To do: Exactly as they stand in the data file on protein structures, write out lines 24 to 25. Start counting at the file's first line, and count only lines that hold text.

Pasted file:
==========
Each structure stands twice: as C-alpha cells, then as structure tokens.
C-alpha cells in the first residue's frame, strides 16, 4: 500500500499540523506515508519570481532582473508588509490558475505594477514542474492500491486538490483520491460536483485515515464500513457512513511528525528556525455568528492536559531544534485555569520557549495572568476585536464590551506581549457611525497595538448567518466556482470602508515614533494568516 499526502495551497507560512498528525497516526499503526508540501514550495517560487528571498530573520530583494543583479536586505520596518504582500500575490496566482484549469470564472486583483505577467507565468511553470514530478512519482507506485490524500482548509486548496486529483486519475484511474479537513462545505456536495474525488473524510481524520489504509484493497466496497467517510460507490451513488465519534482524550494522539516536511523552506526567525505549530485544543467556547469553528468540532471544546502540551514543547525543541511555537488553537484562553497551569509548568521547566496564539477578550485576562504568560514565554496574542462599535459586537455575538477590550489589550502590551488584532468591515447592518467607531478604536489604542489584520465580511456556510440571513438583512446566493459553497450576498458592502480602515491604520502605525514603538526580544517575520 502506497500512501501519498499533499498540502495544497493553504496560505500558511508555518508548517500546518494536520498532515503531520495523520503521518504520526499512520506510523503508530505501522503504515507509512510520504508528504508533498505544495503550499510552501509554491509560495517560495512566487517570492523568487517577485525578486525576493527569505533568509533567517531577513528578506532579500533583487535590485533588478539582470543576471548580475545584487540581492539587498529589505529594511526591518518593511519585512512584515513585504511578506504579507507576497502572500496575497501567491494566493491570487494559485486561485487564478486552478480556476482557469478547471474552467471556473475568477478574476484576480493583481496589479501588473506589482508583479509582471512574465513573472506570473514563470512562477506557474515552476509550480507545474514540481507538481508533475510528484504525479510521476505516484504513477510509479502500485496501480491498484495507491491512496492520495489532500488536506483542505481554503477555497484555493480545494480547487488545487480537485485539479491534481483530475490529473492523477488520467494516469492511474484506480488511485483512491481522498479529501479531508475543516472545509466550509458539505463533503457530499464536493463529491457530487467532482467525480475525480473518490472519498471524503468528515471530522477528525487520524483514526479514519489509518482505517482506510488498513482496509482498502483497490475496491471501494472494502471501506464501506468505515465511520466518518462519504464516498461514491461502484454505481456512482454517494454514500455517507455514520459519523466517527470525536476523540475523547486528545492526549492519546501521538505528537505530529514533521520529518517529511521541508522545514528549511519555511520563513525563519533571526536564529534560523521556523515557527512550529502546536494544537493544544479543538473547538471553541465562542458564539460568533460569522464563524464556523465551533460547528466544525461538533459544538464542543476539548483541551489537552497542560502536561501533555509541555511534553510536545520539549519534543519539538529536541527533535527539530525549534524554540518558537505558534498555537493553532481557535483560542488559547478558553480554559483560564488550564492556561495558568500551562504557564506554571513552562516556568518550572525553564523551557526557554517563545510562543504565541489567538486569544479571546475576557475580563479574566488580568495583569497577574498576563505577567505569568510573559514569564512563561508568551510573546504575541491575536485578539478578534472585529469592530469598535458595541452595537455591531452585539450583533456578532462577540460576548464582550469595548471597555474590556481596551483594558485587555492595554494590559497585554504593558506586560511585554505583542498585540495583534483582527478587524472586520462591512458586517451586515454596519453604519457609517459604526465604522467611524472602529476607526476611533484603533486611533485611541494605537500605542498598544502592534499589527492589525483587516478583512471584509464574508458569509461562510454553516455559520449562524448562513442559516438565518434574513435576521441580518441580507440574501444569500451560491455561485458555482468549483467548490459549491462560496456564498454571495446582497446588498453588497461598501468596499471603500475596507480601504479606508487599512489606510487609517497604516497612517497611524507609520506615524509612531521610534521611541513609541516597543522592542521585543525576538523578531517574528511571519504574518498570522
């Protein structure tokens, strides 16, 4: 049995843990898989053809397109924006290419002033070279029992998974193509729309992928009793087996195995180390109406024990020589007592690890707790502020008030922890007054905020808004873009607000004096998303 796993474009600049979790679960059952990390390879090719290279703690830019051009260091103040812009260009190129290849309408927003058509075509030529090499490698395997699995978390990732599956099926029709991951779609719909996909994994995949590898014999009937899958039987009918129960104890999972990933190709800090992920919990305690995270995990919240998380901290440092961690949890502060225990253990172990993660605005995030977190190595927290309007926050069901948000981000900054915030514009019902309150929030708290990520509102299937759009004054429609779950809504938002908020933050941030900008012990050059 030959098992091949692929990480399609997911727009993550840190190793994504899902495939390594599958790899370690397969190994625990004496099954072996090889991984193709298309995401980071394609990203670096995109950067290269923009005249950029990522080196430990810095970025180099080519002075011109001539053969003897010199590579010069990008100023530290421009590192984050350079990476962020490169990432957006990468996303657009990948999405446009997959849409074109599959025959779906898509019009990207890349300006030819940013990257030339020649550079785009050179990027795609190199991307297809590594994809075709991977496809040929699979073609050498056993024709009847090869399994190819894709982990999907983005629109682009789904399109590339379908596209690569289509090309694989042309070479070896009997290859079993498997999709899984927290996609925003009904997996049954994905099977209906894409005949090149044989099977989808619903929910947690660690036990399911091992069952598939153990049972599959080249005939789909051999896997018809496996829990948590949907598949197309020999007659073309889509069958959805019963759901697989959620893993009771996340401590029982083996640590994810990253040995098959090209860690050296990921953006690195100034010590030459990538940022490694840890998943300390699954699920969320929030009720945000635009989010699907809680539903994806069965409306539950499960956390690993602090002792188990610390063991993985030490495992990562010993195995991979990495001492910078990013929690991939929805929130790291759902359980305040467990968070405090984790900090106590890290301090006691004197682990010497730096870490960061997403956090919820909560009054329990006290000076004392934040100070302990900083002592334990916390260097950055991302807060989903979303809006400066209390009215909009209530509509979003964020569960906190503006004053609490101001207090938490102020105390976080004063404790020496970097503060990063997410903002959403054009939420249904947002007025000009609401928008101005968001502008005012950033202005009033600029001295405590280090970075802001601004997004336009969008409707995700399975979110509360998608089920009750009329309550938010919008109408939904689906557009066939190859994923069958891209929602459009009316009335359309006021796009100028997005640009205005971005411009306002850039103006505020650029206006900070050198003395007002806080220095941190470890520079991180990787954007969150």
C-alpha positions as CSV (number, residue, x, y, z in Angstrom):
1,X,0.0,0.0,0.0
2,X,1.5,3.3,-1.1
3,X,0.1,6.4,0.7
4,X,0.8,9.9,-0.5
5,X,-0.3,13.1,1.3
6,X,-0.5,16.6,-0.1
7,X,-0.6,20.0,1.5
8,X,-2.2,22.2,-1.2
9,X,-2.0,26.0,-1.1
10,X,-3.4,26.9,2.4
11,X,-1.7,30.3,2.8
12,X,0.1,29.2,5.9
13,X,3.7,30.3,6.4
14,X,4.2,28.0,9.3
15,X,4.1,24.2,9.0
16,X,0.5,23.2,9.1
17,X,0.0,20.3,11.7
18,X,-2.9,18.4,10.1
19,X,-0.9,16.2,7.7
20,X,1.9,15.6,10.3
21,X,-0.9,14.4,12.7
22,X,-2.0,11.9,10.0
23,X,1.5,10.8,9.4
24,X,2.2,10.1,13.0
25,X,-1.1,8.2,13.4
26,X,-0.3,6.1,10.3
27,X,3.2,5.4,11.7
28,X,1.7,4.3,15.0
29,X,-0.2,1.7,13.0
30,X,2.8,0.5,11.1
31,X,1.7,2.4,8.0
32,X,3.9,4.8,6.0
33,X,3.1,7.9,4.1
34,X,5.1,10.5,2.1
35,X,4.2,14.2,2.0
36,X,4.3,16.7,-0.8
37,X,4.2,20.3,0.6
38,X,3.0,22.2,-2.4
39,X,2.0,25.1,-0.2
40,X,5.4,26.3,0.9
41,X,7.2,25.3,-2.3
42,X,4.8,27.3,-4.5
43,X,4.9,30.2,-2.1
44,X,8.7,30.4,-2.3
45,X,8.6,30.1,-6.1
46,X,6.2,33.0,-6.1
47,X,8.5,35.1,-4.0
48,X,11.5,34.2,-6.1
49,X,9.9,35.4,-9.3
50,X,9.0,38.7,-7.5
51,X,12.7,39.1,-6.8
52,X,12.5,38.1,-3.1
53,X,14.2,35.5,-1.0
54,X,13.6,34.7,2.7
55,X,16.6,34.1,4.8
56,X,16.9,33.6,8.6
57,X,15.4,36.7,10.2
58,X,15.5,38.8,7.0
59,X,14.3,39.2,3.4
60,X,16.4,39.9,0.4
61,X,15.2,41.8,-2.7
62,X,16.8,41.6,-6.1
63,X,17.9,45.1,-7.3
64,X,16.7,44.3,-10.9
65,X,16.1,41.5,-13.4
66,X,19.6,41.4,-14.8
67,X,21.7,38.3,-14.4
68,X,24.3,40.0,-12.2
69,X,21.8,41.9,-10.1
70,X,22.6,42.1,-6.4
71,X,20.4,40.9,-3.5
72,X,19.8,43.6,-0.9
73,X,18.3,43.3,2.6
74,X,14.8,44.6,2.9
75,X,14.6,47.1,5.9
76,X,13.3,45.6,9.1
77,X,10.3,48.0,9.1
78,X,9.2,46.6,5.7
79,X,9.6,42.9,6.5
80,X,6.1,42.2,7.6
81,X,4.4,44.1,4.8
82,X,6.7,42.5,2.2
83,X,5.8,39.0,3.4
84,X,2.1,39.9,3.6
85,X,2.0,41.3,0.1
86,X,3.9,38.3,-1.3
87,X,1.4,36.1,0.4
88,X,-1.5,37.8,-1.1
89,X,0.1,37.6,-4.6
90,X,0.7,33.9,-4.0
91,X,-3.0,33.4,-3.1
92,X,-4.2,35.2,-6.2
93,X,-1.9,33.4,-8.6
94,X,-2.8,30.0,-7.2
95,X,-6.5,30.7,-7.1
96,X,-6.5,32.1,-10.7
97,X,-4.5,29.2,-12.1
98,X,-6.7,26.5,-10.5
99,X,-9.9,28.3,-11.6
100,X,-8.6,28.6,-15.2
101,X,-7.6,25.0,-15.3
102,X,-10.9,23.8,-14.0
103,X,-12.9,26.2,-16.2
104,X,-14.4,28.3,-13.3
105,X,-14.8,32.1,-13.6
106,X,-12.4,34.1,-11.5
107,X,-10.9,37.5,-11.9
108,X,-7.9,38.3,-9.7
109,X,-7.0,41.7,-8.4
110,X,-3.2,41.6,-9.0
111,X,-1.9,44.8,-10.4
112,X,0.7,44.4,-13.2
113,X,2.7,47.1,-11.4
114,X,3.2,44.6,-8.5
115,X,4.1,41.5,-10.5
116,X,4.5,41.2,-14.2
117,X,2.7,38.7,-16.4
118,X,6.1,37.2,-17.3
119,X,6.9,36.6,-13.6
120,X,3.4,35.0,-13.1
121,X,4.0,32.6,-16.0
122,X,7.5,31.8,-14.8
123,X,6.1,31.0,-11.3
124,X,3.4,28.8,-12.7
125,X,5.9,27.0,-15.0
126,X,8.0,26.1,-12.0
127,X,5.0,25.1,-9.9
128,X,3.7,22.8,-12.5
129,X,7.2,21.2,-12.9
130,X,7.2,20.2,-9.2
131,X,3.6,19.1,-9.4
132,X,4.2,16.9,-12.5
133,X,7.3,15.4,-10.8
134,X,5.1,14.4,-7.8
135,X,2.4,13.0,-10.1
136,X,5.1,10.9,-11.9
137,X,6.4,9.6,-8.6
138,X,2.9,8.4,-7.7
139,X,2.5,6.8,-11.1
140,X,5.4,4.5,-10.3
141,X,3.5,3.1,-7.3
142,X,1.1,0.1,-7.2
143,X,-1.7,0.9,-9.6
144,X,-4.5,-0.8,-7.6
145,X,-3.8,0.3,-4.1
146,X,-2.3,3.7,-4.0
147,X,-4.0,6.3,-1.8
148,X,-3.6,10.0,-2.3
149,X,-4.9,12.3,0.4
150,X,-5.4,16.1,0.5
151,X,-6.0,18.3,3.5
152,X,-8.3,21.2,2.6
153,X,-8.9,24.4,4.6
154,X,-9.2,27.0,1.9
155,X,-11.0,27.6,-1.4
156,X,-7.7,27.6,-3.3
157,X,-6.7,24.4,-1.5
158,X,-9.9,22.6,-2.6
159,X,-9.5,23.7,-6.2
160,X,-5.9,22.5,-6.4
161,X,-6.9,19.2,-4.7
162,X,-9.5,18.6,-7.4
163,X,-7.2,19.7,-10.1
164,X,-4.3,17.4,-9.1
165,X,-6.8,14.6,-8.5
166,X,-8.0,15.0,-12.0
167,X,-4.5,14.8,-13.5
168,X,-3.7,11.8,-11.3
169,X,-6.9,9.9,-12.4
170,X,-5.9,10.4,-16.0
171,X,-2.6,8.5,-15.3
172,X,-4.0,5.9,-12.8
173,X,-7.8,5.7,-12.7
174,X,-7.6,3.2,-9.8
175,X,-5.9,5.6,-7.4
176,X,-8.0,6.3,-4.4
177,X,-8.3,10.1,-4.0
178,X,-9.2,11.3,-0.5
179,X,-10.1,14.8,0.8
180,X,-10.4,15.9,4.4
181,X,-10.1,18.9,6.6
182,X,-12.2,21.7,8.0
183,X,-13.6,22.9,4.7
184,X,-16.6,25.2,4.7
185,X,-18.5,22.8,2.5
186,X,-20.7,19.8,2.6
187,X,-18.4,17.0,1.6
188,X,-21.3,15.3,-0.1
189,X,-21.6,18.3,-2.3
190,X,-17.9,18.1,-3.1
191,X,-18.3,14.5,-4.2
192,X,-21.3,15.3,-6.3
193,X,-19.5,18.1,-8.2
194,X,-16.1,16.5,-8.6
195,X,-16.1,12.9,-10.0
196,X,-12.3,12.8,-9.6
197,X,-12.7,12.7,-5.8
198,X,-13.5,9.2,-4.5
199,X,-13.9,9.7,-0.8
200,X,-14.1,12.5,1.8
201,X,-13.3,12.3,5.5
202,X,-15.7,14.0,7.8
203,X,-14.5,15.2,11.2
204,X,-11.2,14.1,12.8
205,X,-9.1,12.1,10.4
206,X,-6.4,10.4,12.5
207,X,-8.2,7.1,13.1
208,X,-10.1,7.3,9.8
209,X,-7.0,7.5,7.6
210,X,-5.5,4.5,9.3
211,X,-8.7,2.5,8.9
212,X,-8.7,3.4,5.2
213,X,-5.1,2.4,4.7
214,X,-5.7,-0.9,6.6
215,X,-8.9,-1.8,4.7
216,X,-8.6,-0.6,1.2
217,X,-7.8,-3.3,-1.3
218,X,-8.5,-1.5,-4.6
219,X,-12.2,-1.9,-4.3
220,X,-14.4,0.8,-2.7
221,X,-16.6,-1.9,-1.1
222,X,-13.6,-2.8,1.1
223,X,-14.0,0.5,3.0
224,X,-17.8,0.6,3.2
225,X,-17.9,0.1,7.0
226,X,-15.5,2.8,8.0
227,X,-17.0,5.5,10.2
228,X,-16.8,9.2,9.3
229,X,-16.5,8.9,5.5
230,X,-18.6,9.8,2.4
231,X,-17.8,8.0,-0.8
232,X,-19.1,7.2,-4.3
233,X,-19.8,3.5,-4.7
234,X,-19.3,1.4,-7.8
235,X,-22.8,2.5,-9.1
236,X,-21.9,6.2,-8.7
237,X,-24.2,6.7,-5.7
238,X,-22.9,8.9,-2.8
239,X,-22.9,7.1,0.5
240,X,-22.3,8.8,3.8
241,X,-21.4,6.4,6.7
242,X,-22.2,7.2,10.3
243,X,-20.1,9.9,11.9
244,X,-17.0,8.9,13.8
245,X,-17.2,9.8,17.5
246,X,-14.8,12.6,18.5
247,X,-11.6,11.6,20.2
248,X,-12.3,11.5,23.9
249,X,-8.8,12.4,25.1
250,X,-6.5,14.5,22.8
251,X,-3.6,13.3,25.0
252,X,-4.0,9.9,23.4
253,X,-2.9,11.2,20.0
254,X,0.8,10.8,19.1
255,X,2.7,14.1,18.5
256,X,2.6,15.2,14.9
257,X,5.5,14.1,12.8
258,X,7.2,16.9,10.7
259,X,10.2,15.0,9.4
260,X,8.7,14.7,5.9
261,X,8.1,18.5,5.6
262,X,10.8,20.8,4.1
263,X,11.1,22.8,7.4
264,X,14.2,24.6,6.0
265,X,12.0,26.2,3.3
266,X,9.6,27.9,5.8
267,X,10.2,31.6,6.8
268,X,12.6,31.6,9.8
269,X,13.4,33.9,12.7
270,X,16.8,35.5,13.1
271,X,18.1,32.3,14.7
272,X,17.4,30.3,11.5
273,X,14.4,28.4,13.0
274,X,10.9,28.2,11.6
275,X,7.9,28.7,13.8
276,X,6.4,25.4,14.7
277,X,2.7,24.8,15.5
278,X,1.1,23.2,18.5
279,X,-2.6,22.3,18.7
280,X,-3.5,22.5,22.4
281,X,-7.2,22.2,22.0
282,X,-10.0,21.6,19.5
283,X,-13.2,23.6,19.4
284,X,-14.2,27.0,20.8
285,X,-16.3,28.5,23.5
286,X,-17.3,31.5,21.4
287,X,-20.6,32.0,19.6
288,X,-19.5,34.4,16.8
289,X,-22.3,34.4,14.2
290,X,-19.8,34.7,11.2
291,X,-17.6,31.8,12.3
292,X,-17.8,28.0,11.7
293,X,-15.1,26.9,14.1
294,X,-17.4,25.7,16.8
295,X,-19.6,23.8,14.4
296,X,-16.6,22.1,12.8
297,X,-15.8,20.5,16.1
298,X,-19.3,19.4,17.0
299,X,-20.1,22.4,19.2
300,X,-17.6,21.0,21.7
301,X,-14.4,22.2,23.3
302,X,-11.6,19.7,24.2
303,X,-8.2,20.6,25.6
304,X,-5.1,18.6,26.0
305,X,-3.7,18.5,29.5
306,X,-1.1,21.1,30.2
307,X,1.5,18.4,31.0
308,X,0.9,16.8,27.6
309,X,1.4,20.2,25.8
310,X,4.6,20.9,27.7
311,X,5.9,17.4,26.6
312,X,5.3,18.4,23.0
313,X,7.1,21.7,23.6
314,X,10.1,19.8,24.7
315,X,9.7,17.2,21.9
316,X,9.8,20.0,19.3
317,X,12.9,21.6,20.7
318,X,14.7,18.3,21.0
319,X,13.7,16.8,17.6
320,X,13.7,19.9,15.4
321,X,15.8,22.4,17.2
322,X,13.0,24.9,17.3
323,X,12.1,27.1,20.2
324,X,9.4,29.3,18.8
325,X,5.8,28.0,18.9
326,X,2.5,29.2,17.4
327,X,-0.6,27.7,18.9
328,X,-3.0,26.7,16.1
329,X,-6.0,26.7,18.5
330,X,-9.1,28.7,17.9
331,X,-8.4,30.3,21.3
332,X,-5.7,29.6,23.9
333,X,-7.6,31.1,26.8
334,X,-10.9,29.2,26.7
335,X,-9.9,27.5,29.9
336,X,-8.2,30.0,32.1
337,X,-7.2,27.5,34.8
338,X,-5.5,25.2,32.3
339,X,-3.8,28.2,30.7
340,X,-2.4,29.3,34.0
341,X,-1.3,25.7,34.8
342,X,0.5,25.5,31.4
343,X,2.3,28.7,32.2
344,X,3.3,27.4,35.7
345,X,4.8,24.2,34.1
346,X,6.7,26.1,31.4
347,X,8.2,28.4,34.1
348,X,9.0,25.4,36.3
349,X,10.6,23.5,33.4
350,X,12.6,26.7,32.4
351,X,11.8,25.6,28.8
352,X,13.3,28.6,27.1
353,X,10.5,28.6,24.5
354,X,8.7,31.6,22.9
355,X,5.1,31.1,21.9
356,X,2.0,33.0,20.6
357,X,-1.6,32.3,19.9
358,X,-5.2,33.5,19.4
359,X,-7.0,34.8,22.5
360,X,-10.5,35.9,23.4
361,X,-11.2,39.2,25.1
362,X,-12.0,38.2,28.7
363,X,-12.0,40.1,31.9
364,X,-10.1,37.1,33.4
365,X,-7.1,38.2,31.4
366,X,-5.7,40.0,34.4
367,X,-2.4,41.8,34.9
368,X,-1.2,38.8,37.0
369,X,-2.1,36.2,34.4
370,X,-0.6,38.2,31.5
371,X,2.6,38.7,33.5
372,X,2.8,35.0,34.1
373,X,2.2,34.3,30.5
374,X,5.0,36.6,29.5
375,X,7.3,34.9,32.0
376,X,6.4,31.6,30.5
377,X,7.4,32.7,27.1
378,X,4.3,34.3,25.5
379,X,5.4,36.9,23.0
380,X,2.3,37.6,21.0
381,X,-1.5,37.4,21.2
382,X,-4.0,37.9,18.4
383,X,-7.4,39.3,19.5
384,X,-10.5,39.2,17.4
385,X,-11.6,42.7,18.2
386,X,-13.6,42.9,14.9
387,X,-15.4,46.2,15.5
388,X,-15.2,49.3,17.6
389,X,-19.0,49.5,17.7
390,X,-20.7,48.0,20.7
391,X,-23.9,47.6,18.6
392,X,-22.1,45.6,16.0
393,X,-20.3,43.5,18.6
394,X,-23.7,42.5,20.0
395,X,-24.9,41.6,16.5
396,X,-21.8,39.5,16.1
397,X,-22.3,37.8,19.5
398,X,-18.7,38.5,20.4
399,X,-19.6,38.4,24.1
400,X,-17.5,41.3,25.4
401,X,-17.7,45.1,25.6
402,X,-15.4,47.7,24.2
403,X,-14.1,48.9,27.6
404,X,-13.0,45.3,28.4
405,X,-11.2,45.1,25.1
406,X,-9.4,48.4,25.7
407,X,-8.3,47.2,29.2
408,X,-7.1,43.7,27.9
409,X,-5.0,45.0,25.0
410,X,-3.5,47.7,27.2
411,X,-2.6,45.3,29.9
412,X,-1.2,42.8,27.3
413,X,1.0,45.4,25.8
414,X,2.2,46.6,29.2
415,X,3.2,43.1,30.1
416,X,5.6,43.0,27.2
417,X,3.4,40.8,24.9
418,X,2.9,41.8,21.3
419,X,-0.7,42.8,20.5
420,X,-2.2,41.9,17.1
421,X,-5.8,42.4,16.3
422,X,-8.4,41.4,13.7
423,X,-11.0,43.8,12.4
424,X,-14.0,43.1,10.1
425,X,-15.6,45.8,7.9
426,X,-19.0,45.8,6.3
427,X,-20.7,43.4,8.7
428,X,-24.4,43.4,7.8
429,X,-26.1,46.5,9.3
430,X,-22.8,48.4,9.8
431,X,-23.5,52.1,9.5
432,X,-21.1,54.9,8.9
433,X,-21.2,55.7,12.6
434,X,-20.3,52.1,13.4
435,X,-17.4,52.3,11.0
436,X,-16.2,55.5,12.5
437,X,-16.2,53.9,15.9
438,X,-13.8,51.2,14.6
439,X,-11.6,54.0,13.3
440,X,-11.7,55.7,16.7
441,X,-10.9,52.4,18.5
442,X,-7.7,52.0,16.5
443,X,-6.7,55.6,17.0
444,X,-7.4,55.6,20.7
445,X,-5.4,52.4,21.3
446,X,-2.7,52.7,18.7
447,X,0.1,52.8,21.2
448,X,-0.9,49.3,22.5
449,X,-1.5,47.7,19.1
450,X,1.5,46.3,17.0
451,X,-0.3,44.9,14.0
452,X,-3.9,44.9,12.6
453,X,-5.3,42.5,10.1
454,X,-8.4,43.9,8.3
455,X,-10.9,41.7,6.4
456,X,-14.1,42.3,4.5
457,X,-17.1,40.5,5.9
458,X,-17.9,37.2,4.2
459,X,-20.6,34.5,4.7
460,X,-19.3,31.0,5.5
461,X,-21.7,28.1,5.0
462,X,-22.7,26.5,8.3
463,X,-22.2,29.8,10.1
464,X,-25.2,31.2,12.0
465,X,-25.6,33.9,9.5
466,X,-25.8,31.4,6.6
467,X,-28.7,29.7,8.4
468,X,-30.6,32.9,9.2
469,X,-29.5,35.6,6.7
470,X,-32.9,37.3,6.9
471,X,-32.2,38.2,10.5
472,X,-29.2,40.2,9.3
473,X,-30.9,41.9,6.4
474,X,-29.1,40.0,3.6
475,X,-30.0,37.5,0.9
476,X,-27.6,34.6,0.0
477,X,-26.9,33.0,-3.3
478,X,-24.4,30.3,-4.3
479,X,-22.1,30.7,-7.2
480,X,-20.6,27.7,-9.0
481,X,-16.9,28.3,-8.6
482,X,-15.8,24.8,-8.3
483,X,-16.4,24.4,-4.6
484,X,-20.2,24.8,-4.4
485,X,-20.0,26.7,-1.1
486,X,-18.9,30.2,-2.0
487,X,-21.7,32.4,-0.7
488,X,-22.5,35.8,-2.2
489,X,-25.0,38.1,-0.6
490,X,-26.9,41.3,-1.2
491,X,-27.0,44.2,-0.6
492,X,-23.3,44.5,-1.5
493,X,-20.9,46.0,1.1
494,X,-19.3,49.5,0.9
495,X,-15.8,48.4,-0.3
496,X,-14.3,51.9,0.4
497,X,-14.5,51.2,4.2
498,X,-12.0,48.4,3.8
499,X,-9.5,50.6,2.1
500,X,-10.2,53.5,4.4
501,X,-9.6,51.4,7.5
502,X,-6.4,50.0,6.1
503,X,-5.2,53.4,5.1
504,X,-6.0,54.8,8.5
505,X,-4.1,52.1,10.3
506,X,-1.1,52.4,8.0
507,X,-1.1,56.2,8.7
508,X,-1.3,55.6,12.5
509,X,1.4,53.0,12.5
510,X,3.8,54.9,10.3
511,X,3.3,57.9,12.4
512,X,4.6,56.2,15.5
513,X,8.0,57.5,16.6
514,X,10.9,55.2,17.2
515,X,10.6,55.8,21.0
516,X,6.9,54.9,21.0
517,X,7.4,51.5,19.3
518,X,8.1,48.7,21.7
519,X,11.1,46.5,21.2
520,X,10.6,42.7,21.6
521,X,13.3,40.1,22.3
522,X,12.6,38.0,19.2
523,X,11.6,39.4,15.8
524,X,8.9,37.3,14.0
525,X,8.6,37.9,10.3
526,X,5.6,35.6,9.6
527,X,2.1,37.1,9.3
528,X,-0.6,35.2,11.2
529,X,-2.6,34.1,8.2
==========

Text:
20,X,1.9,15.6,10.3
21,X,-0.9,14.4,12.7